The very first exhibit just beyond the turnstiles at WIRED's NextFest was Ohio State's 31-foot long, 2-foot wide electric car named the Buckeye Bullet. Its claim to fame: the fastest electric car in the world.

In May 2000, a group of engineering students at Ohio State began building an electric land speed record car and spawned what became know as the Buckeye Bullet project. Since 2002, they had been making routine trips to the famed Bonneville Salt Flats to take a crack at the electric land speed record. The only difference now is that the record to break is their own. The Buckeye Bullet currently holds a national record of 314.958 mph and an international record of 271.737 mph.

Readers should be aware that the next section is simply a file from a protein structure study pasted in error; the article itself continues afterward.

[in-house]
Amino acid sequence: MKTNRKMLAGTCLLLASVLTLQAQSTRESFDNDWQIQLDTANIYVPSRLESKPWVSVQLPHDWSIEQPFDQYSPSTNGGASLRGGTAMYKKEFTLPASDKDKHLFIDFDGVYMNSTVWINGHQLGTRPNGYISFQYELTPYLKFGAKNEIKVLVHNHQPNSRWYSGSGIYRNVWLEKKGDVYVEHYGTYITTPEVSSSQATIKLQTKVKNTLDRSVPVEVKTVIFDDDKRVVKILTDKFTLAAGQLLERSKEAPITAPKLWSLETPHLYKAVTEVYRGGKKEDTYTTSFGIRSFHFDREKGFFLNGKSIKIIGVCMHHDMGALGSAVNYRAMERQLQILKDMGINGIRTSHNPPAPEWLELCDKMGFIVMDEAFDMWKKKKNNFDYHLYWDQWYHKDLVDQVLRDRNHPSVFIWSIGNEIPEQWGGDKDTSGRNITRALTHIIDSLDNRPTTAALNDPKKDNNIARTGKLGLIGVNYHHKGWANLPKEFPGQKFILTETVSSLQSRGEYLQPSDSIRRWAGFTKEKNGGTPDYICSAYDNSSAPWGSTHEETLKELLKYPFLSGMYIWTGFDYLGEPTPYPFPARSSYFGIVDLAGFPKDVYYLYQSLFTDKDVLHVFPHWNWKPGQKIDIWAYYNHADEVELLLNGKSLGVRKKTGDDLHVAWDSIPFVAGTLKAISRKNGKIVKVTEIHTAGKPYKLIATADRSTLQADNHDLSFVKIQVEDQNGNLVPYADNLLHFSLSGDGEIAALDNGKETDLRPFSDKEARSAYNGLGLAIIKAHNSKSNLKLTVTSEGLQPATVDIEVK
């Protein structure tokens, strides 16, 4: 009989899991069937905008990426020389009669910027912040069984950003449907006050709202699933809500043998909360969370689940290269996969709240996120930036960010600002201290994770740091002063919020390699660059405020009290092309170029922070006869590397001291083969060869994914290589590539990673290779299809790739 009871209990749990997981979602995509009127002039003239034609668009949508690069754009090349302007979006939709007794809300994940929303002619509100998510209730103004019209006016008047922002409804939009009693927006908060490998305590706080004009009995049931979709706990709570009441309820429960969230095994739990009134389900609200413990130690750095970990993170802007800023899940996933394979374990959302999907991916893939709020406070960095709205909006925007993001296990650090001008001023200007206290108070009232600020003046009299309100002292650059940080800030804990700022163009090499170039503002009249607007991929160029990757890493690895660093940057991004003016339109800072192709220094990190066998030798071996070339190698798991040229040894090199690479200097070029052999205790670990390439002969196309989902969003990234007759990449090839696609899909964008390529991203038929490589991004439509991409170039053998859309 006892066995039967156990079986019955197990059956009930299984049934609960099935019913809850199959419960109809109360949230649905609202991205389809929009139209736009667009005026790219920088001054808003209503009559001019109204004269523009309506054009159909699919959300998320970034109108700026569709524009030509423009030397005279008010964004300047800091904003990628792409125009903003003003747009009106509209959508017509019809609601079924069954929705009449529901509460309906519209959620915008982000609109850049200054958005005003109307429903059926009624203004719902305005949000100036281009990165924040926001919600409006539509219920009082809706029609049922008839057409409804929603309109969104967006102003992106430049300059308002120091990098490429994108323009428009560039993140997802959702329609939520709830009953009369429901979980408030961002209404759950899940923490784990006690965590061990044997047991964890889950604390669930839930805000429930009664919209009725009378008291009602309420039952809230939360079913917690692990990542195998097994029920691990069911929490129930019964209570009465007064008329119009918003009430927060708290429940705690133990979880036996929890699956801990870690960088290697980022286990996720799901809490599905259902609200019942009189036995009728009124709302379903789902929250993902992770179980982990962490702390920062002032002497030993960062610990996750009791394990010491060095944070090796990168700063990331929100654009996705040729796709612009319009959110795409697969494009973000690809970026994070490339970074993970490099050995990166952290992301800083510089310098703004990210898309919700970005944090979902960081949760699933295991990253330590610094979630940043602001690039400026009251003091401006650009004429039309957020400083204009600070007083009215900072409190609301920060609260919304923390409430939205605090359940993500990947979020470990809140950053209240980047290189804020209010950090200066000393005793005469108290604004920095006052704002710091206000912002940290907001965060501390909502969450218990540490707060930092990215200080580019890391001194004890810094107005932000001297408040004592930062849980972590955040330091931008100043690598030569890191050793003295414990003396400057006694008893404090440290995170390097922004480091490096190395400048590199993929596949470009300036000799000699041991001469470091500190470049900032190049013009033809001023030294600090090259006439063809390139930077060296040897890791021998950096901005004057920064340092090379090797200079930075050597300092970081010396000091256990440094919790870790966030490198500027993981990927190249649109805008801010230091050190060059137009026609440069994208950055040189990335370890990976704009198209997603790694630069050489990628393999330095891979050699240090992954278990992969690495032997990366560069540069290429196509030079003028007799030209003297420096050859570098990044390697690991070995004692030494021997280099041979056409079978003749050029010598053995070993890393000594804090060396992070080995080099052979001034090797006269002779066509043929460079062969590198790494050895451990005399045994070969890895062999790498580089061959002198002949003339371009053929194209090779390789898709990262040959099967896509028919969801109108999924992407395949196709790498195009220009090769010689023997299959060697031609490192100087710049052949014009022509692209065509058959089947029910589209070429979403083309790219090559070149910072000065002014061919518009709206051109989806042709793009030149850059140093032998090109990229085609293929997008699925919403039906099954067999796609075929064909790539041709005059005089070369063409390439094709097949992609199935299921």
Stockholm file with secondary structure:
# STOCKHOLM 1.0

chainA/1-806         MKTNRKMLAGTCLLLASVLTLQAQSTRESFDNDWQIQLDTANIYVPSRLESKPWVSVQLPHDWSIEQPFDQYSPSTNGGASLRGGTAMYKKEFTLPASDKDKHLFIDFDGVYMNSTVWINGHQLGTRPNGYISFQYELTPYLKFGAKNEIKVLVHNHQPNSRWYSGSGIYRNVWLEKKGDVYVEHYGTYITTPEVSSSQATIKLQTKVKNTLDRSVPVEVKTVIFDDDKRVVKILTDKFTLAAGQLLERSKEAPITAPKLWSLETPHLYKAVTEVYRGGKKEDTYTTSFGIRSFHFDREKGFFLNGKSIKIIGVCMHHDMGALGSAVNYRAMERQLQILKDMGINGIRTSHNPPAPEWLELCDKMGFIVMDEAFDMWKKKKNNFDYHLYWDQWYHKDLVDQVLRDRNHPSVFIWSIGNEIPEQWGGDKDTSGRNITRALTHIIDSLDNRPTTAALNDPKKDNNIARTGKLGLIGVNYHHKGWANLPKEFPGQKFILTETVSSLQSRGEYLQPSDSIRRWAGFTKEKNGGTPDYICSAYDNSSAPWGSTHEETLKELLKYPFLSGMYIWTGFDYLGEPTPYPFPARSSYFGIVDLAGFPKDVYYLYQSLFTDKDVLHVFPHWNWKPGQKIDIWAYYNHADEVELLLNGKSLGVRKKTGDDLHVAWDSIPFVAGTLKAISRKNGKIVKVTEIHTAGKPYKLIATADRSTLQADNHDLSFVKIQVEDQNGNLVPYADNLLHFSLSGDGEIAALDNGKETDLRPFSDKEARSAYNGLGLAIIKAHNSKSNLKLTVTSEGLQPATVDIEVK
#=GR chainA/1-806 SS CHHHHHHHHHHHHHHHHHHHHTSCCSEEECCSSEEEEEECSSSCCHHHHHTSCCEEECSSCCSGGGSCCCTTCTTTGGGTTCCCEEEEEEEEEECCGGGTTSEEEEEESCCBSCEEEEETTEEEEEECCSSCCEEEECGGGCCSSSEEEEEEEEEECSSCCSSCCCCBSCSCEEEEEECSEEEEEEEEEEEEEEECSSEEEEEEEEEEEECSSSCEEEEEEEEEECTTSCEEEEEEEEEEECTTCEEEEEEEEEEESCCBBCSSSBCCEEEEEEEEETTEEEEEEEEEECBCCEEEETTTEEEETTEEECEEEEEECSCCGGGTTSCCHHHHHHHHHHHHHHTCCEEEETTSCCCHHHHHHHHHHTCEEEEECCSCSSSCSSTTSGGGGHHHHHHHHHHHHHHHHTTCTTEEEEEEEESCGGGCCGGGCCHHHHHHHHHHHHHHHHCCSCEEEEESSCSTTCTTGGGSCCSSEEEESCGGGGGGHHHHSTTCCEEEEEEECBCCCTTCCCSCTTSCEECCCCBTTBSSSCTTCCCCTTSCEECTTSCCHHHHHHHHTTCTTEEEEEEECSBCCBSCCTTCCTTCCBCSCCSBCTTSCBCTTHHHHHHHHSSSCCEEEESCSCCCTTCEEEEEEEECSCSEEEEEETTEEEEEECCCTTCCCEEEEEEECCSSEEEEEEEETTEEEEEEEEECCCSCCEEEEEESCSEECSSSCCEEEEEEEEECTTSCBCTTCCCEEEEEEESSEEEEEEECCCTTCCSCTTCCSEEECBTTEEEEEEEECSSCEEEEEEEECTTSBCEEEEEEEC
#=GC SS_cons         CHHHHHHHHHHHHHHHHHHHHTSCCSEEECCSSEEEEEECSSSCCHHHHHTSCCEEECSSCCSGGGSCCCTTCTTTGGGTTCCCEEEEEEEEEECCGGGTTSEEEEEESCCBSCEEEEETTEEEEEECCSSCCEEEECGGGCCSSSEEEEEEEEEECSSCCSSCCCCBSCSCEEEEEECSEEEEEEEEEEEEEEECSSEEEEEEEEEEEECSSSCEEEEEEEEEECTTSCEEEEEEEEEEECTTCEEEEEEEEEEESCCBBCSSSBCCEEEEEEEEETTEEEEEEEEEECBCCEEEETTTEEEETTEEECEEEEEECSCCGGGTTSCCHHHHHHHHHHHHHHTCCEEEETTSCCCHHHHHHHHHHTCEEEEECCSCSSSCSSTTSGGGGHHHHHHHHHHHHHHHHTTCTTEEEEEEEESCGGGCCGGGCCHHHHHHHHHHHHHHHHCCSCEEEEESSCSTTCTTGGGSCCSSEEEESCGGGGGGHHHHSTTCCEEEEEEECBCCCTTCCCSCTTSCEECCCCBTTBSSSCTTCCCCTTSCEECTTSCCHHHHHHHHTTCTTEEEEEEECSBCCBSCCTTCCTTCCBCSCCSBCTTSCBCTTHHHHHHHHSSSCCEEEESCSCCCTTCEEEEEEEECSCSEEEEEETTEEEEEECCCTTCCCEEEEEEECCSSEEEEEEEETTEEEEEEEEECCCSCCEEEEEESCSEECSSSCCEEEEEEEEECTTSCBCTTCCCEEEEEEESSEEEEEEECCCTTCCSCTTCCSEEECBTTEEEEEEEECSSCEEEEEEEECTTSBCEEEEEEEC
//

The car is less than 3 feet tall, but houses a 500 horsepower 3-phase AC motor and a 900-volt NiMH battery system. The braking on the other hand, is handled by 4 cross-drilled disc brakes and 2 parachutes.

I asked John Neal, graduate student on the project, what was next in store for the Buckeye Bullet team. He couldn't give me many details, but he said their next project is to build a land speed fuel cell car that will top 350 mph. For now, they're simply referring to the new project as the Buckeye Bullet 2.

More information about the Buckeye Bullet can be found at www.buckeyebullet.com.

More pictures of the Buckeye Bullet after the jump.













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